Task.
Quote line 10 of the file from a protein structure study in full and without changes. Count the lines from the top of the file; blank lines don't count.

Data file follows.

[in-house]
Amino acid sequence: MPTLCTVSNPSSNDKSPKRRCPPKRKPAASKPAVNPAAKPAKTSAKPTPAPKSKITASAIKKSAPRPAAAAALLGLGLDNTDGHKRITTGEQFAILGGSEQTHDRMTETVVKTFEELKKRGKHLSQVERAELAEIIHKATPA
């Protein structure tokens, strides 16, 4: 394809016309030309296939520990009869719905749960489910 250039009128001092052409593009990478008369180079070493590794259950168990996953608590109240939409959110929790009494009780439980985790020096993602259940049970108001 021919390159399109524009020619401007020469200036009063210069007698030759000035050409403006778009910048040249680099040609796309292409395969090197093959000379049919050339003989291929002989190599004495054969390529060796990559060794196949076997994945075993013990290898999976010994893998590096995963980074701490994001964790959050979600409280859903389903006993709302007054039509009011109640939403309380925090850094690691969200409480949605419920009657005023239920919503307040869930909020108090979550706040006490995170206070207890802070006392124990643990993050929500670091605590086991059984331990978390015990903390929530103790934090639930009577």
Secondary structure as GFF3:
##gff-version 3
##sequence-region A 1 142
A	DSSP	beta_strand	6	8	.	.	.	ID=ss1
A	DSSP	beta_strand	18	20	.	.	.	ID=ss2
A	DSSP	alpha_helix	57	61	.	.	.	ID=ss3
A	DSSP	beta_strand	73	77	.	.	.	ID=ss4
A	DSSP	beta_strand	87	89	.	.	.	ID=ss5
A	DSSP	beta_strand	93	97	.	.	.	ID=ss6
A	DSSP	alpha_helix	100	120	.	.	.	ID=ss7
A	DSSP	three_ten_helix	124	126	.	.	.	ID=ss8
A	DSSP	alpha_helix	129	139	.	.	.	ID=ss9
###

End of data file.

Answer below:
A	DSSP	beta_strand	73	77	.	.	.	ID=ss4